This past Sunday I departed a bit from the lectionary and used Mark’s version of Jesus feeding the 5000.
I’ve been thinking a lot about the church (not just First Baptist). I don’t think we’re sustainable for the long haul if we continue what we’ve been traditionally doing. However, there is no prescription for the future, either. Anyway, below is the sermon. I chose not to focus on the food, but on the people that late afternoon.
“This story is one of the few which appears in all the gospels, and we hear it every year. People call it a miracle. Many try to figure out how five loaves and two fish can feed all those people. I’ve heard some say that the generosity of sharing provoked people to share the food they brought – sort of like a pot luck supper. Of course, Jesus multiplied the food. The sermon focus typically expounds on the miracle of food and feeding.
“Today, though, let’s step back from the story and consider what actually happened. We’ll set aside the miracle for another year.
“First, what happened?
“Jesus blessed and broke the loaves. The disciples distributed it and then gathered up 12 baskets of what was left over. Afterwards, he sent the disciples by boat to Bethsaida while he stayed behind to dismiss the crowd. After saying farewell, he went to pray.
“What didn’t happen?
“No one left with the disciples. No one stayed with Jesus to pray. No one volunteered to join the movement. People ate and left.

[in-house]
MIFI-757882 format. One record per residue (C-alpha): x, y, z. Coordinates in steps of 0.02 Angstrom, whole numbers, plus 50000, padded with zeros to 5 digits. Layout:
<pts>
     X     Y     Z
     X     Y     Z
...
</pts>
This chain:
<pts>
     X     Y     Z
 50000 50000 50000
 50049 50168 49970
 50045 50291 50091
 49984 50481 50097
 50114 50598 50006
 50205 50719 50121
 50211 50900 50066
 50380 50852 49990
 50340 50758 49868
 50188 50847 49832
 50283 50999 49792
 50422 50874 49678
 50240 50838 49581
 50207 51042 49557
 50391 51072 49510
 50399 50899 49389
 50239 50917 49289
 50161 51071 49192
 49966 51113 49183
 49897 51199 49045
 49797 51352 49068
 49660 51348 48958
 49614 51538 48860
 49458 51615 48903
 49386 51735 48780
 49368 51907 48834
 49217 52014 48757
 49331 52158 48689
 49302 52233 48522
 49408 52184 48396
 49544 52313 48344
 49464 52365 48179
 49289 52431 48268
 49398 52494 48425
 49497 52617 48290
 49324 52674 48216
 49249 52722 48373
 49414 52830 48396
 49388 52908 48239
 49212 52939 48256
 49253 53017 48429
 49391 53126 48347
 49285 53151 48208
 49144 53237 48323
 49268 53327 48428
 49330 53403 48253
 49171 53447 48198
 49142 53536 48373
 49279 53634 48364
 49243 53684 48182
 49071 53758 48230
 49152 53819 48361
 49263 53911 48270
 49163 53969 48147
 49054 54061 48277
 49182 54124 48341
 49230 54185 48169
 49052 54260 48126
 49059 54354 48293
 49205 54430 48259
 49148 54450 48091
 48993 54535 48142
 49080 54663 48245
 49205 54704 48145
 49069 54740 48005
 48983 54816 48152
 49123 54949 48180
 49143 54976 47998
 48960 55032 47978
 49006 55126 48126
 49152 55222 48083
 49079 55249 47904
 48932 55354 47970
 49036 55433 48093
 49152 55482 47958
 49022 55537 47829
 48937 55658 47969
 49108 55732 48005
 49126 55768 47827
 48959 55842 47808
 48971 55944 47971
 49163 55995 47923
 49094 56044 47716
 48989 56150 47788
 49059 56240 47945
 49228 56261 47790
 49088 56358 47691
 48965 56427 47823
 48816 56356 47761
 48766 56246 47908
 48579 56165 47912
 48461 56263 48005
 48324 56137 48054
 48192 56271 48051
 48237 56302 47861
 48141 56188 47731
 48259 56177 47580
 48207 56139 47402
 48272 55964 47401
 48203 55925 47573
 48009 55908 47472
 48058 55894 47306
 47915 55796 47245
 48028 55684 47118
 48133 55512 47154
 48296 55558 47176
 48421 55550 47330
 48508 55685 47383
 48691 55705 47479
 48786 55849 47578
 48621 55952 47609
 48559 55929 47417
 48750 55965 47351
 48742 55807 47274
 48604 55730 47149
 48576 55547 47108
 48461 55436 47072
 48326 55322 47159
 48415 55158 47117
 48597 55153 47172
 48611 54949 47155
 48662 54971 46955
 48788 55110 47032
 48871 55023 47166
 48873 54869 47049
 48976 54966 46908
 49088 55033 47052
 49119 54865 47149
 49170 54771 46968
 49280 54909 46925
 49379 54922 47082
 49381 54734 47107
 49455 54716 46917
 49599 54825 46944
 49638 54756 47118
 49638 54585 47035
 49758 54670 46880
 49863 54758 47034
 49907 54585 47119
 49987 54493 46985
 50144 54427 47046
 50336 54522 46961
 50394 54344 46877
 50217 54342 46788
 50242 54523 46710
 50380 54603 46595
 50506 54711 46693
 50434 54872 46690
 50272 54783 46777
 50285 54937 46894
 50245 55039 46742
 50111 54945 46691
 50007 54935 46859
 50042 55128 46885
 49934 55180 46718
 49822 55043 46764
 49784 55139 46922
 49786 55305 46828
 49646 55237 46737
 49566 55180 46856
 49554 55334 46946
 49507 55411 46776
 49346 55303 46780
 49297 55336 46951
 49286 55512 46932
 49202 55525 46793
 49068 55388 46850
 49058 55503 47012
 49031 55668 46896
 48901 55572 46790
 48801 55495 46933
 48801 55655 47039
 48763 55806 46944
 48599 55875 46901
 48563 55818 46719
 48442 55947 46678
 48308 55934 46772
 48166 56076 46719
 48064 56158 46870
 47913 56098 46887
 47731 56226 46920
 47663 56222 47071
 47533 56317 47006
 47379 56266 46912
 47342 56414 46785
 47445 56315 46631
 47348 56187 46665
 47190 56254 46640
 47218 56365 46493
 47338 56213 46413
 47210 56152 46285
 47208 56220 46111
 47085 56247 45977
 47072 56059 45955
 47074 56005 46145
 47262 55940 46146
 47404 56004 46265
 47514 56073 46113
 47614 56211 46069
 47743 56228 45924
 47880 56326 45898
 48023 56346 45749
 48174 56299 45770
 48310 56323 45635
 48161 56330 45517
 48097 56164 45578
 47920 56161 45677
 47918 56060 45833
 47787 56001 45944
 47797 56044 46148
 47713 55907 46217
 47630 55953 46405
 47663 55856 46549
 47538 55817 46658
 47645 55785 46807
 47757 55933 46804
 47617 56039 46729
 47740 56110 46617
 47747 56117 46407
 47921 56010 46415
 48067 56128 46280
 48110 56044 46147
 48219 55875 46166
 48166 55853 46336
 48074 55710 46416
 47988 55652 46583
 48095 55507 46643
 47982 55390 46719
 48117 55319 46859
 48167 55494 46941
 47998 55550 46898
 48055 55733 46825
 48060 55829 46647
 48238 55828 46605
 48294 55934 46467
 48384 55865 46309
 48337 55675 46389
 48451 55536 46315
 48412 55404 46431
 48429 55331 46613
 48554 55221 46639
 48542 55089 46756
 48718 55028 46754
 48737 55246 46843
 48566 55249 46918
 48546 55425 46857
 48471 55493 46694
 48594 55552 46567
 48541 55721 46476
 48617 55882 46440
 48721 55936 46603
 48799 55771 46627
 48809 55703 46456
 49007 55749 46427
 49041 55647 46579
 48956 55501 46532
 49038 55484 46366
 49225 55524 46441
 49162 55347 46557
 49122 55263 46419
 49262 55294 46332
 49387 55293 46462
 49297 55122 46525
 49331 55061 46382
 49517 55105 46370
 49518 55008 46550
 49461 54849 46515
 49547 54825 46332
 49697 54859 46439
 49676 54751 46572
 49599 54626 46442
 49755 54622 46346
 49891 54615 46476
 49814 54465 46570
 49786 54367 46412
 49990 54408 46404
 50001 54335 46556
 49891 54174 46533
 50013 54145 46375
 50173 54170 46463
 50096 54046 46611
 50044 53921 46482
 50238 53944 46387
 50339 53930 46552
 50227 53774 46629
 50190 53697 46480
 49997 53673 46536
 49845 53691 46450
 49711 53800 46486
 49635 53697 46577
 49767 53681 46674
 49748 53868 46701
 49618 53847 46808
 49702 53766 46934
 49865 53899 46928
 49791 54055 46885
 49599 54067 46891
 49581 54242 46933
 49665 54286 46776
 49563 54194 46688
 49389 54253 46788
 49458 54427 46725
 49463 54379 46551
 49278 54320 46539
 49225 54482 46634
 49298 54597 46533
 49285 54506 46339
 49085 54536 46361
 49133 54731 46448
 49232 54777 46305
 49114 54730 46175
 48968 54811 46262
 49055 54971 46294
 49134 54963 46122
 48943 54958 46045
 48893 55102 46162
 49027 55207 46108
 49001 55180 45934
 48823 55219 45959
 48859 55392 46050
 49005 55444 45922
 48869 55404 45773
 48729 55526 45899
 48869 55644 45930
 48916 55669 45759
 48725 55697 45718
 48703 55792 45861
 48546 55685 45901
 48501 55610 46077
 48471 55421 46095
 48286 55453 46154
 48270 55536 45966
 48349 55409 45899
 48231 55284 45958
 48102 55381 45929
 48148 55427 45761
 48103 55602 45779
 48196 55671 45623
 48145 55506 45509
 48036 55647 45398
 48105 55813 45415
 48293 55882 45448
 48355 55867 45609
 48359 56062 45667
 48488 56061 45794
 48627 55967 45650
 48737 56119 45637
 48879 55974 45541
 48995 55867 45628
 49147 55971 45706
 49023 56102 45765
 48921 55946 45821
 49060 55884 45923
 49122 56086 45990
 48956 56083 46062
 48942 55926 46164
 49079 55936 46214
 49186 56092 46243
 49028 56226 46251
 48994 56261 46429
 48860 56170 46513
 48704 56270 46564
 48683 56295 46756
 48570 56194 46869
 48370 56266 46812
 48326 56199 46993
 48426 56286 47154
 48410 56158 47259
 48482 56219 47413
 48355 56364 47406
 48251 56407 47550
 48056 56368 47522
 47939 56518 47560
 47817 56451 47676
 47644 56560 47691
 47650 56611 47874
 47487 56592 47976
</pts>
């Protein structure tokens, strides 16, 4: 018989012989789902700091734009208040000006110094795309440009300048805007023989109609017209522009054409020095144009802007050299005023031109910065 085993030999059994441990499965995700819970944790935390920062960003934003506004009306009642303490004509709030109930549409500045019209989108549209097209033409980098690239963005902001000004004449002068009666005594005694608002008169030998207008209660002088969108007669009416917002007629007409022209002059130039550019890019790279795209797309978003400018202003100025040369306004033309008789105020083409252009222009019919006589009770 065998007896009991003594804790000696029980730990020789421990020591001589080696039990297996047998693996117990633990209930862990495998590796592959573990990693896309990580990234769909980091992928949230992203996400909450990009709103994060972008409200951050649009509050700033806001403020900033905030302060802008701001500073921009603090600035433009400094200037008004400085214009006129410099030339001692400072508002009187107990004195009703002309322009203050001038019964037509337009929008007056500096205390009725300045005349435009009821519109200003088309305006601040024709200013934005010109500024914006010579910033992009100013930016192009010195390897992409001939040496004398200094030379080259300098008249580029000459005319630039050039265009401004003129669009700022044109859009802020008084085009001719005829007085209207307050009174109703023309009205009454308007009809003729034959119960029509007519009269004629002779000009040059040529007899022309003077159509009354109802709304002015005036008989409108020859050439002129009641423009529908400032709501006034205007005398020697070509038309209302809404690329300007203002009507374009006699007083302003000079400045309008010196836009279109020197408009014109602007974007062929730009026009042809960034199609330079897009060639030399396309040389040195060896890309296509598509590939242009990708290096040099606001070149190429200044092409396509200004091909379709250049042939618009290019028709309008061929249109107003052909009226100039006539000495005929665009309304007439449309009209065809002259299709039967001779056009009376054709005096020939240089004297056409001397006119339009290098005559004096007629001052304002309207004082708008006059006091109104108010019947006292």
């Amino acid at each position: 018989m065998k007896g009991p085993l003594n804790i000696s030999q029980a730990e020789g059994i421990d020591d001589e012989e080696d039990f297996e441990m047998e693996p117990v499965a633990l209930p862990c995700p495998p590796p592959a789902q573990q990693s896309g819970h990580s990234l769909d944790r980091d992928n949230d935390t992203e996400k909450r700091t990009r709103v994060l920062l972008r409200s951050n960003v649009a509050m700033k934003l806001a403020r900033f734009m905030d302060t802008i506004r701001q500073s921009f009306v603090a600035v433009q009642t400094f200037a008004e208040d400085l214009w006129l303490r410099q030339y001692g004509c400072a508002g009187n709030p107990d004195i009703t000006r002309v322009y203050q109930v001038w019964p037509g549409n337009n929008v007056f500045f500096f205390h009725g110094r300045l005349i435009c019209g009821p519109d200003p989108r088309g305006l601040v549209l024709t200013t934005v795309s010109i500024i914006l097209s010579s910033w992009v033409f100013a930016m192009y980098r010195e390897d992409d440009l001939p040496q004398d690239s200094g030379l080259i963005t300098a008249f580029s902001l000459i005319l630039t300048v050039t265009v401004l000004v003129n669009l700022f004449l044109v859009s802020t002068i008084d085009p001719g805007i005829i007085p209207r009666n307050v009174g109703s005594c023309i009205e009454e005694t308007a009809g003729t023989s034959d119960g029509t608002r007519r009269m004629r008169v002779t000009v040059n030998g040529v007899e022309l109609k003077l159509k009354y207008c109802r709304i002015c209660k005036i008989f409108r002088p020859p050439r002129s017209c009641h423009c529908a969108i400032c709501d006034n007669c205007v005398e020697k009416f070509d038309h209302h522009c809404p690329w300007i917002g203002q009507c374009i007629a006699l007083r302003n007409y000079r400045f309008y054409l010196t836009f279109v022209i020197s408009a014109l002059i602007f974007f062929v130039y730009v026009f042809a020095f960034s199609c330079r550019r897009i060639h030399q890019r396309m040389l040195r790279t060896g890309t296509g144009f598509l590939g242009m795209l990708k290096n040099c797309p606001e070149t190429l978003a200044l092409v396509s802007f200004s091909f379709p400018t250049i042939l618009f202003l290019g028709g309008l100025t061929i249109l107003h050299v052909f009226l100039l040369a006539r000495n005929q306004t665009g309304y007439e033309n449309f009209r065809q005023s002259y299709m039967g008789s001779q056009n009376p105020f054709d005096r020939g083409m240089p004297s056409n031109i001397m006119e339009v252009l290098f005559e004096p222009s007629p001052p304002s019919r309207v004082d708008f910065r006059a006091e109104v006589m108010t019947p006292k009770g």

“Let’s think about that. The hour was late and people needed food. Jesus saw the need and told the disciples, “You give them something to eat.” His instructions did not come with any expectations. Basically, fill the needs of the people.
“And that’s what we’re to do as the body of Christ. We’re to fill the needs of the people. Furthermore, we’re to fill the needs of the people and not expect anything in return. We’re not asking them to pray with us nor are we asking them to join the church.
” Yet, somewhere deep down it’s not far from our thoughts. I admit that has been my thinking for a long time, however, over the last year my theology of ministry has changed a lot. I always believed that we, as the church, needed to engage in active, hands-on ministry, and I still believe that. People would lament: “We need more people.” “We’ve got to grow the church.” As I understand the generational shift in faith values, young people, people in their 20s and 30s look to put their faith into action; they want to do the work of Jesus, not just pray and sing about it. My theology would prompt me to say that if you want young people, “You’ve got to do more hands-on ministry.” My theology of ministry was, “if we’re going to grow the church, we need to do more hands-on ministry.”
“But over the last year, as I said my theology of ministry has changed. Ministry is not about growing or even sustaining the church. Ministry is what the disciples did that afternoon. It’s what Jesus said, “You give them something to eat.” Jesus had no other reason to provide food except to respond to their need in that moment. Jesus’ entire ministry was not predicated upon growing a movement, let alone growing a church.
“My theology of ministry that was so last year tacitly held the church in higher regard than ministry. My theology shifted because it implied that we do ministry in order to grow the church. But if we do ministry in order to grow the church, what happens if we don’t grow or don’t grow fast enough to fulfill our institutional needs? Should we stop doing ministry? Or maybe we need to do a different ministry in order to grow faster?